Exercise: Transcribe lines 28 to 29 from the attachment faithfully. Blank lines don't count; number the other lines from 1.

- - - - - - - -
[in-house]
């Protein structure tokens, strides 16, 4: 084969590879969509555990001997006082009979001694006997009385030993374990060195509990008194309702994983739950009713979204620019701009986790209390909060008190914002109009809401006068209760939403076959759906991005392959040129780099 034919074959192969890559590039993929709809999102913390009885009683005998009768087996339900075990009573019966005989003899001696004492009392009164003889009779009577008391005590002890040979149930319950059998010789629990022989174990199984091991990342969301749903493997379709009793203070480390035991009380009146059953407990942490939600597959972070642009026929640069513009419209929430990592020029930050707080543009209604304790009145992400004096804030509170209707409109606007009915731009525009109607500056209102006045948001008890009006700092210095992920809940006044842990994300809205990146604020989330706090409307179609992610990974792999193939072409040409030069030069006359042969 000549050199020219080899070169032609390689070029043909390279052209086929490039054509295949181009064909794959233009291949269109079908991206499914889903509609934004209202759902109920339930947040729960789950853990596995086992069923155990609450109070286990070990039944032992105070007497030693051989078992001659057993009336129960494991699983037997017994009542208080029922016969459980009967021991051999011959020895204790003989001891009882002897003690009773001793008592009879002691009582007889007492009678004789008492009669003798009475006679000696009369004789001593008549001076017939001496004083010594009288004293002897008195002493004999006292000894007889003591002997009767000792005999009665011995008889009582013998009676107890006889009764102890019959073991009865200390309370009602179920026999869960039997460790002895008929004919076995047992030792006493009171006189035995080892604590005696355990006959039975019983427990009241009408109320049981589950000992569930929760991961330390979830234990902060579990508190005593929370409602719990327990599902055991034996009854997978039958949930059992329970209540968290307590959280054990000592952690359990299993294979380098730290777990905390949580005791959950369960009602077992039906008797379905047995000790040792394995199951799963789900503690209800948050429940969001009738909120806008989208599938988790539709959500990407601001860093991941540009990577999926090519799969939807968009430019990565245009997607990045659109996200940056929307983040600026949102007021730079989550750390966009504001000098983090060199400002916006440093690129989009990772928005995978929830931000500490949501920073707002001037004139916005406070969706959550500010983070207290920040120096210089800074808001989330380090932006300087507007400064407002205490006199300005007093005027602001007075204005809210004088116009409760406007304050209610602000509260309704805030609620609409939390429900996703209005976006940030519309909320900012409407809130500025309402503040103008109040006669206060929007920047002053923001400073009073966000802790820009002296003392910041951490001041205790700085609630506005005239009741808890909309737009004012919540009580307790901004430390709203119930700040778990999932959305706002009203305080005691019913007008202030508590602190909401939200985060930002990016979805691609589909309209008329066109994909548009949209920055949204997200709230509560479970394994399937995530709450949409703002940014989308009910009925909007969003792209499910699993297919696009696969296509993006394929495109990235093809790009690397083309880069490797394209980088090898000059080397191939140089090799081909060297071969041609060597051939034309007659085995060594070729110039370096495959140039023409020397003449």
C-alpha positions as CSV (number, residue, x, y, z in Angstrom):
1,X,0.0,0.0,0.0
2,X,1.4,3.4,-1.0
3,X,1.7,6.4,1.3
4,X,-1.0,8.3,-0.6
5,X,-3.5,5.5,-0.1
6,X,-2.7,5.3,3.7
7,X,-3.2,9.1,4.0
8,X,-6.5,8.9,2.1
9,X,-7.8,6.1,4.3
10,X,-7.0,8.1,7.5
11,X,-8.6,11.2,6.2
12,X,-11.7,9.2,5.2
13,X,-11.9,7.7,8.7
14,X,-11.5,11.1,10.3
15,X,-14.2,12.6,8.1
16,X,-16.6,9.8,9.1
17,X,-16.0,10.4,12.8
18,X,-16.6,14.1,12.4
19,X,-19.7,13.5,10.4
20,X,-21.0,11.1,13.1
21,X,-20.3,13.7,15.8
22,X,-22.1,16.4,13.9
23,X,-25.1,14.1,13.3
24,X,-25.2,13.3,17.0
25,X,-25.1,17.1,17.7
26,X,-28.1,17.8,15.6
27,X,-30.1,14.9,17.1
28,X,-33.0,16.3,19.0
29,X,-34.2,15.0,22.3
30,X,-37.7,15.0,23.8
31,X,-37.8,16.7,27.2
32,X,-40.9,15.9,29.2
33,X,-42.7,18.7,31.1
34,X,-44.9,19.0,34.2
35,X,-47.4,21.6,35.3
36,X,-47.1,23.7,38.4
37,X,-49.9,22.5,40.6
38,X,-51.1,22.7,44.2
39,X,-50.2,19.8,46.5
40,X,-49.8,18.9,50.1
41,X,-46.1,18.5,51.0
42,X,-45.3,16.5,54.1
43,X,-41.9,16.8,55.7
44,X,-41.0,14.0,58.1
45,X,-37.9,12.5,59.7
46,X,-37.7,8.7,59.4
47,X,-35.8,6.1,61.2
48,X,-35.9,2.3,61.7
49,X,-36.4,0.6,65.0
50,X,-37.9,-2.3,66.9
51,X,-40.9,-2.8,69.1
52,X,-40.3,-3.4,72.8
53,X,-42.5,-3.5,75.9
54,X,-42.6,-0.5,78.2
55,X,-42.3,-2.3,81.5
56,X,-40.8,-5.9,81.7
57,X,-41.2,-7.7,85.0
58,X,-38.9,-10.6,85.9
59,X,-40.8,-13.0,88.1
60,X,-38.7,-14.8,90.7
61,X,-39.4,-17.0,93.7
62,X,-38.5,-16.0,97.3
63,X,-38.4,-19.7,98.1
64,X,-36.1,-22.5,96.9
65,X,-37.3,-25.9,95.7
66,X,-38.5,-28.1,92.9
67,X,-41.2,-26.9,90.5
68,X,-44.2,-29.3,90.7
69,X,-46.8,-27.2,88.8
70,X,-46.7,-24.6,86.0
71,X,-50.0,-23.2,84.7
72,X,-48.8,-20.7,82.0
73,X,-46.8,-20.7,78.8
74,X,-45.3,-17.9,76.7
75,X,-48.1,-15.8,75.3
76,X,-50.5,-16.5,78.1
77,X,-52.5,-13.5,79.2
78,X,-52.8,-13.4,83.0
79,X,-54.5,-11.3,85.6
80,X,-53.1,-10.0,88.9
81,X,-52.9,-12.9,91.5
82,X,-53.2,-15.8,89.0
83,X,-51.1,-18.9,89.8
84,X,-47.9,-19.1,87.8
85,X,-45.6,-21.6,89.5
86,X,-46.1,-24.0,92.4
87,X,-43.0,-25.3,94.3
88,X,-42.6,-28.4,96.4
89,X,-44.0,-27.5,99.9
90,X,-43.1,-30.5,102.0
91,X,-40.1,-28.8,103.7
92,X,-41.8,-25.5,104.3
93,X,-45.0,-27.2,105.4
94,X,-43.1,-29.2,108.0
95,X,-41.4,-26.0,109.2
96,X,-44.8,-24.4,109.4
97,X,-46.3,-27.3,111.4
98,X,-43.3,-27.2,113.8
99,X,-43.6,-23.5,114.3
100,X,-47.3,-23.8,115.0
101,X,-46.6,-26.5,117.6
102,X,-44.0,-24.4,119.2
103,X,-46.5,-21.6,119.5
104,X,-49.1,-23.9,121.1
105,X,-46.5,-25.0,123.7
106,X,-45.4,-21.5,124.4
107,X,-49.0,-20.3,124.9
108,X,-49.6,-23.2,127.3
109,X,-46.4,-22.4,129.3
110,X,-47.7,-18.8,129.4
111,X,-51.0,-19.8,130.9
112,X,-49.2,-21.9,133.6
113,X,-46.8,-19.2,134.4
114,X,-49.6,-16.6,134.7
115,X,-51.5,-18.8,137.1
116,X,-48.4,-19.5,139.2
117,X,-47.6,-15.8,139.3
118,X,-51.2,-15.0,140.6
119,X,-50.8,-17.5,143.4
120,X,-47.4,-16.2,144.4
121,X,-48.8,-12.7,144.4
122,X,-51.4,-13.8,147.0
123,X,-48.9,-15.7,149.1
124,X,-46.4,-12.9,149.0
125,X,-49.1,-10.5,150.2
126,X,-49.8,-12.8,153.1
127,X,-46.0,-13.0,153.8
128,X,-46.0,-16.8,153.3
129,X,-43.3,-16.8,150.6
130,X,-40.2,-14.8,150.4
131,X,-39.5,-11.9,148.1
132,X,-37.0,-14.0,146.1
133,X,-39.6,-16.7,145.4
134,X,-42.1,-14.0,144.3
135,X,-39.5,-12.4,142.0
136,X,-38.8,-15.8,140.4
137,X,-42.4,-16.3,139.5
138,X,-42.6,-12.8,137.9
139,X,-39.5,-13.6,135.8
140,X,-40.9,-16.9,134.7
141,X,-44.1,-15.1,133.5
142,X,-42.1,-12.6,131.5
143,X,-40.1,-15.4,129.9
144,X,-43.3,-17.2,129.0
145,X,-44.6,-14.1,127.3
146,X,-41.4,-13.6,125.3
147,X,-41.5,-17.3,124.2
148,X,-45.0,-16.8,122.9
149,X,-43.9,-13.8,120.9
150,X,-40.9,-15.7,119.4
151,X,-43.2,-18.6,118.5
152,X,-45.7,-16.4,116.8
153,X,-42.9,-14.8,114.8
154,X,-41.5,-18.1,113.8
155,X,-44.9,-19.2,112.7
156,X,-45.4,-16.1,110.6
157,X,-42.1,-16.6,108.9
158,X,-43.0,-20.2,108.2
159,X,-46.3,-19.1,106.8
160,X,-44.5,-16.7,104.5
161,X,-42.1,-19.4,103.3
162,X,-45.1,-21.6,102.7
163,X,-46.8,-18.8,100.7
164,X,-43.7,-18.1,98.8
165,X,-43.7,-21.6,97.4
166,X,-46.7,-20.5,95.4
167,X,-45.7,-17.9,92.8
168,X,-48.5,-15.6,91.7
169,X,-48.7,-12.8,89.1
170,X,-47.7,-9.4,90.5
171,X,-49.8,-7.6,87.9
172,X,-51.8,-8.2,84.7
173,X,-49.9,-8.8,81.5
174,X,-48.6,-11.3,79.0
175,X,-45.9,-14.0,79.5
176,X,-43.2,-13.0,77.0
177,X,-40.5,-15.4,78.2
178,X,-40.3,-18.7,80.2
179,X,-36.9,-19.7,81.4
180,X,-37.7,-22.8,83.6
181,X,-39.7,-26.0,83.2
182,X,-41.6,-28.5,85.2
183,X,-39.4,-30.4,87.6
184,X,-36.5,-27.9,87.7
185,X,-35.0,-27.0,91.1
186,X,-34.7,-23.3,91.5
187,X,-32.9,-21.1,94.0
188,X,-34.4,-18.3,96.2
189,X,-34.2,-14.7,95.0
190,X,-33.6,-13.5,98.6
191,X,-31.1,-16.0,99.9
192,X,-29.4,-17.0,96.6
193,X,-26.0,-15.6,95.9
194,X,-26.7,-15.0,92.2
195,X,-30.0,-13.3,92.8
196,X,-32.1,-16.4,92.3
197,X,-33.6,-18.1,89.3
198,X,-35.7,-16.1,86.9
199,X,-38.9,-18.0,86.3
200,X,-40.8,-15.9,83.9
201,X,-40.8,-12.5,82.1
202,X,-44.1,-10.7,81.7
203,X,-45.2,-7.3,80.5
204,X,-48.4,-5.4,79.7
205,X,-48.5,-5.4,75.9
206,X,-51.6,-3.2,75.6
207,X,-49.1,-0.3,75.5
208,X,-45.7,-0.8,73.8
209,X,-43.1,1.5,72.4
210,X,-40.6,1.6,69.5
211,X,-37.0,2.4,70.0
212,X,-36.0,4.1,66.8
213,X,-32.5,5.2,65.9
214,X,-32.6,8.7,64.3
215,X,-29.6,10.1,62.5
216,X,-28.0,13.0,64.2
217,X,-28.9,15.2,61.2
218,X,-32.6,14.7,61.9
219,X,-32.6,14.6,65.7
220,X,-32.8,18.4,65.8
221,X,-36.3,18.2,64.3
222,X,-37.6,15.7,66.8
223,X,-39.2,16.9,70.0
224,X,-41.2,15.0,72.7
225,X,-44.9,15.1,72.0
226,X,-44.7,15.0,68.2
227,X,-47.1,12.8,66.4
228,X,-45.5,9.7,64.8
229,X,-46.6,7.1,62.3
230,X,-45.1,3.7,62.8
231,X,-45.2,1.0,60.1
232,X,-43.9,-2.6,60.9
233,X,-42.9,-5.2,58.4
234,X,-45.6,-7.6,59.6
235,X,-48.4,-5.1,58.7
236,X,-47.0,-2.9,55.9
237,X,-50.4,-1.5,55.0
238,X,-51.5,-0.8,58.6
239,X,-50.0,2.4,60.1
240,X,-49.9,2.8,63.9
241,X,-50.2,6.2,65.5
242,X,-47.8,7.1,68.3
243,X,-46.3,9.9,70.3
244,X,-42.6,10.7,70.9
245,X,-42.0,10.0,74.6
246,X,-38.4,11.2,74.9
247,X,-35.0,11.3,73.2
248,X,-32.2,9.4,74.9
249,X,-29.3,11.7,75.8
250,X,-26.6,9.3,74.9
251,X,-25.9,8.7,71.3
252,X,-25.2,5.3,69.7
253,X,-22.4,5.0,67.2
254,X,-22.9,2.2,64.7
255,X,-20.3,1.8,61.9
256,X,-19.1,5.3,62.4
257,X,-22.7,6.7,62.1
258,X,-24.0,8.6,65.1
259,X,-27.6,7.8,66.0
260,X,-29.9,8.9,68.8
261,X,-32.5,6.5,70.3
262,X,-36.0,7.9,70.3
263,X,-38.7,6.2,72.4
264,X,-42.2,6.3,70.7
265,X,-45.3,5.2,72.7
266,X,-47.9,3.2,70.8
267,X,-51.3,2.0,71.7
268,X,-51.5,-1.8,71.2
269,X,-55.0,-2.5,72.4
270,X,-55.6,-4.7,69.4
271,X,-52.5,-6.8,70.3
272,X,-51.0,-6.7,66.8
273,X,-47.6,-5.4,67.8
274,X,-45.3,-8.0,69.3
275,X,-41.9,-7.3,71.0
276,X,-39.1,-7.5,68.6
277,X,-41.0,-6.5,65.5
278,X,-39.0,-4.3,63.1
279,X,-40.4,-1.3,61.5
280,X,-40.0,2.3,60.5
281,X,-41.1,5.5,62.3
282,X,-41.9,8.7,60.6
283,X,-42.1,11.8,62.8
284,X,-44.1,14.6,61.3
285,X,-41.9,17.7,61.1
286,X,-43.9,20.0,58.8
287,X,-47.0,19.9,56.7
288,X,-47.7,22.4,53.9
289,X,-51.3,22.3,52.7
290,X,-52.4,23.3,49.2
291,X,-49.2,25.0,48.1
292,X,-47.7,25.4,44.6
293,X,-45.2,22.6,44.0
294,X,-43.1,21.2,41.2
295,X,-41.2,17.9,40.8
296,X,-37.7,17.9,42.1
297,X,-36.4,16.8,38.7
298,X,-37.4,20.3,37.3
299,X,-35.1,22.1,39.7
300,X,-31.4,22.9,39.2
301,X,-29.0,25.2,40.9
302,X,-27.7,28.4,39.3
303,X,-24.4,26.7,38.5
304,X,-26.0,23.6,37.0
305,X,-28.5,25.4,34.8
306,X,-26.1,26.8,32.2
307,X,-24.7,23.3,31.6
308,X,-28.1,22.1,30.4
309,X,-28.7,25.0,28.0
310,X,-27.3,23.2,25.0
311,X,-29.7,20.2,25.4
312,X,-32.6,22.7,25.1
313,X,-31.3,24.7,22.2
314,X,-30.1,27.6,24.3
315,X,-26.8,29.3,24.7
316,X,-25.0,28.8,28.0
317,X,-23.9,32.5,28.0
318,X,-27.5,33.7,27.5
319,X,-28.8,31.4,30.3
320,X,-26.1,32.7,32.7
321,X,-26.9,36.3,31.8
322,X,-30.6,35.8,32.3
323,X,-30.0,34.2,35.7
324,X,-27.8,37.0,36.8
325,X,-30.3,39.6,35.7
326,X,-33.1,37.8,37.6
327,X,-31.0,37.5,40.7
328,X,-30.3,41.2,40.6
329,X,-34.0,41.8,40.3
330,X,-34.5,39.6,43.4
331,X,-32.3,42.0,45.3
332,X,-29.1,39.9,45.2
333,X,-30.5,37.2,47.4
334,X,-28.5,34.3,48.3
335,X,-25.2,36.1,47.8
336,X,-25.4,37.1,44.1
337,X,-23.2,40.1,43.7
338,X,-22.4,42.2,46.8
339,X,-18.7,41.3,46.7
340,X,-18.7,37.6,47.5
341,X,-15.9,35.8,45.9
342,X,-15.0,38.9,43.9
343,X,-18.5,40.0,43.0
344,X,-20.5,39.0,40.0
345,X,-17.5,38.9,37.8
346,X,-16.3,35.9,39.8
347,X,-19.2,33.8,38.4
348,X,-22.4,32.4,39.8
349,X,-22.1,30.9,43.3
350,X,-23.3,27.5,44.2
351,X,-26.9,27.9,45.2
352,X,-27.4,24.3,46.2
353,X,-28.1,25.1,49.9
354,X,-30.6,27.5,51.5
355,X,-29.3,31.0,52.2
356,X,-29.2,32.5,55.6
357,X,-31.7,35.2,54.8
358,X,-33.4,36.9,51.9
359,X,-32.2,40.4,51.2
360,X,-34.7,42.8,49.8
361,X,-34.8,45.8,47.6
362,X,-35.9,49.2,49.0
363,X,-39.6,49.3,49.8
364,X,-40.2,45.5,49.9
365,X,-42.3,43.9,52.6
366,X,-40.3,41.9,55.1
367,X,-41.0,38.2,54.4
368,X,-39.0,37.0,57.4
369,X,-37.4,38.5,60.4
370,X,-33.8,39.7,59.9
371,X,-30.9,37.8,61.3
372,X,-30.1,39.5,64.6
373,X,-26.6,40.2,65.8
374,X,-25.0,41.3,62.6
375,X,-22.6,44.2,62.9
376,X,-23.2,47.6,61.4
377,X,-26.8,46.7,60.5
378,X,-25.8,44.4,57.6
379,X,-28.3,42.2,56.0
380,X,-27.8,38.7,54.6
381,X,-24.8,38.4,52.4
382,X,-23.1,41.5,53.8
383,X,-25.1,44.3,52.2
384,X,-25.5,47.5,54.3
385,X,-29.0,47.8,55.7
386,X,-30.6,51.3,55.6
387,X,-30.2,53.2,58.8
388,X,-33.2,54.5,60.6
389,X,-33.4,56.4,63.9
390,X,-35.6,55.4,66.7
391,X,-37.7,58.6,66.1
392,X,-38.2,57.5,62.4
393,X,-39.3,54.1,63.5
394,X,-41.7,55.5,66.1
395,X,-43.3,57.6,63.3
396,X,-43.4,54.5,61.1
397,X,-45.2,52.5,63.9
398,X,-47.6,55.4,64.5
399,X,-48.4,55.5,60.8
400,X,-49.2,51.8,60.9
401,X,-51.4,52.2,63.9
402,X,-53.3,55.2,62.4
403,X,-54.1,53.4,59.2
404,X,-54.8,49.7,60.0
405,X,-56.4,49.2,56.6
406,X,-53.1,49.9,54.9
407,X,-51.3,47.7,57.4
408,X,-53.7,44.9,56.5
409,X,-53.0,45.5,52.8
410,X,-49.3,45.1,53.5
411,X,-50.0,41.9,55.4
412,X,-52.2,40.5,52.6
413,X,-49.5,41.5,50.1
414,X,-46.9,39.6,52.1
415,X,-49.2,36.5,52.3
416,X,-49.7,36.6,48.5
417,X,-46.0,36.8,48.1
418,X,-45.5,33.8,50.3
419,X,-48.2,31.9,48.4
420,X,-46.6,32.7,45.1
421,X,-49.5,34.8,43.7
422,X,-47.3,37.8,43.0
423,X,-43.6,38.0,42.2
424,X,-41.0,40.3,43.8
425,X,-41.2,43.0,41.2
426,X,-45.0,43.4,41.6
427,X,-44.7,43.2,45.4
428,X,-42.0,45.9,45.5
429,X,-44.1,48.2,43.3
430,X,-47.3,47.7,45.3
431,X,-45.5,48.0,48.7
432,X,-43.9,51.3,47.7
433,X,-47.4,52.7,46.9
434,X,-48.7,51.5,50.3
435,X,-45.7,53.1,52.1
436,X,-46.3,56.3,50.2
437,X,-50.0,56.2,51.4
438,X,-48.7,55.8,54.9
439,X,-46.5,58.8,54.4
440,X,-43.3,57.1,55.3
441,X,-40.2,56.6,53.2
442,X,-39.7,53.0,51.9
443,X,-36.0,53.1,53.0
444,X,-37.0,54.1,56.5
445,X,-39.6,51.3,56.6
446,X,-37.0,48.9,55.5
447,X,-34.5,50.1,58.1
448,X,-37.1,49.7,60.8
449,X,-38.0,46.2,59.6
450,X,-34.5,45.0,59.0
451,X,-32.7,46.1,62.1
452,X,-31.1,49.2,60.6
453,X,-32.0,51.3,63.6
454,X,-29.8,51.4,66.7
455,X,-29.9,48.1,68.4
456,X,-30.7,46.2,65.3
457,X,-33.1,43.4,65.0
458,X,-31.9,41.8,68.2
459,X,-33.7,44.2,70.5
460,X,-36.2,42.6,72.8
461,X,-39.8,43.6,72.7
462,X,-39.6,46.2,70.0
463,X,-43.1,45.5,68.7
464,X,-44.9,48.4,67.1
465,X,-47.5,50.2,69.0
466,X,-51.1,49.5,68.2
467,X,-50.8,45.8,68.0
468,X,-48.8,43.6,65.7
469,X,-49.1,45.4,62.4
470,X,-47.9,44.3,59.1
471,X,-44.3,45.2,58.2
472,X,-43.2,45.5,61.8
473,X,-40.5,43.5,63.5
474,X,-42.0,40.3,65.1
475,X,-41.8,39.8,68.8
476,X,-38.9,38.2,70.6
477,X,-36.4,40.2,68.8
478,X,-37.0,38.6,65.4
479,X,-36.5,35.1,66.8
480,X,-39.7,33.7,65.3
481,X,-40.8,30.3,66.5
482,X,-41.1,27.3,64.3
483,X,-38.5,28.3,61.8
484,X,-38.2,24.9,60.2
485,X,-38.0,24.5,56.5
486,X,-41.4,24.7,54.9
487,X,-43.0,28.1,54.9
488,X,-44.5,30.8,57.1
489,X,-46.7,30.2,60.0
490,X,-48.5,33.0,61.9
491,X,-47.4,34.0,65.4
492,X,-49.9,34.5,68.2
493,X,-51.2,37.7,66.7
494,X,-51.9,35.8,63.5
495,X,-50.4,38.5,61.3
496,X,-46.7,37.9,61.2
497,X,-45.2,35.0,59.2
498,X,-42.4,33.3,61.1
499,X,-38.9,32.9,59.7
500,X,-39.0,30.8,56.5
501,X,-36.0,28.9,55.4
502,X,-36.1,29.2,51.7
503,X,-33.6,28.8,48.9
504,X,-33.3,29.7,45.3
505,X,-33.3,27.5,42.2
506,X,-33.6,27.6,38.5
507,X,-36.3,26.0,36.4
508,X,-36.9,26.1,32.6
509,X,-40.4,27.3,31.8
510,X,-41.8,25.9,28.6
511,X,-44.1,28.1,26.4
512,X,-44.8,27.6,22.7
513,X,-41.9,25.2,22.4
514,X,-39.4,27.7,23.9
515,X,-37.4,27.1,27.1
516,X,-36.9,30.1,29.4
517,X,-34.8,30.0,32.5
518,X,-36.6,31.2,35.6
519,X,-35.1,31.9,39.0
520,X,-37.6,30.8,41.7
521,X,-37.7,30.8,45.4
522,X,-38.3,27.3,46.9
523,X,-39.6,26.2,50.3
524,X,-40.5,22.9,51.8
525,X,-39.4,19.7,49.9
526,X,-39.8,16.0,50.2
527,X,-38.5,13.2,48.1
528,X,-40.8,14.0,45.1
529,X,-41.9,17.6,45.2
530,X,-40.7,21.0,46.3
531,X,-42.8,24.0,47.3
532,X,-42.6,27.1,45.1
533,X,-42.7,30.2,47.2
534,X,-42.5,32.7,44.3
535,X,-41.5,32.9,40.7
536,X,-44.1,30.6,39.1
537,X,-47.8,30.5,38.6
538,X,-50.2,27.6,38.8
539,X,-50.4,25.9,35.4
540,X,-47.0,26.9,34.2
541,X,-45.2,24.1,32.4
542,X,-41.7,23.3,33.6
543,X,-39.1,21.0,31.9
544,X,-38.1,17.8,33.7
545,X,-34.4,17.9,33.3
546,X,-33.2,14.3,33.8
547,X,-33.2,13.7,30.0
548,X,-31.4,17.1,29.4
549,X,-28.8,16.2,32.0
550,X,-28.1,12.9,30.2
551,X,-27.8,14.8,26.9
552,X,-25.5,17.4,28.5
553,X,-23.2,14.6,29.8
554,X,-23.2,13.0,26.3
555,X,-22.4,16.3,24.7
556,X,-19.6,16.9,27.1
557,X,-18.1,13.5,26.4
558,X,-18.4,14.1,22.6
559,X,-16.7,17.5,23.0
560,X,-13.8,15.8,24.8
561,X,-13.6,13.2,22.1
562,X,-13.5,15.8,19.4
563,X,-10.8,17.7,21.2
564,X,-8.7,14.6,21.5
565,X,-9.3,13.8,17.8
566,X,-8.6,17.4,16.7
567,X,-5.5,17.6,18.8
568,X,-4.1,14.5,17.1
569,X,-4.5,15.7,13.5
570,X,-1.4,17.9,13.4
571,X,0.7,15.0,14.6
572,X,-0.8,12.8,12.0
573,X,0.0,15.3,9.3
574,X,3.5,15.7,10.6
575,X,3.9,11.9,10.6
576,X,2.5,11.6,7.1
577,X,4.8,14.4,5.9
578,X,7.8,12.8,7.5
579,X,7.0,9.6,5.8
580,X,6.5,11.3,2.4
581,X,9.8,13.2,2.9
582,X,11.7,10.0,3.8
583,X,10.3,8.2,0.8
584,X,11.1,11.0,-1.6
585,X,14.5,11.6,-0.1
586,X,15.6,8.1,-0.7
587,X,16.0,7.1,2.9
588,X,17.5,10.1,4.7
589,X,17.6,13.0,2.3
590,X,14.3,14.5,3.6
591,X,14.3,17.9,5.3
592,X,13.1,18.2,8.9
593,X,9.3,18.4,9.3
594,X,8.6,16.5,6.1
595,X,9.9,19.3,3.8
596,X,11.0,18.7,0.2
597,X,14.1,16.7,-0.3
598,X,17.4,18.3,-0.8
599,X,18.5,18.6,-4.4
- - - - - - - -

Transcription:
25,X,-25.1,17.1,17.7
26,X,-28.1,17.8,15.6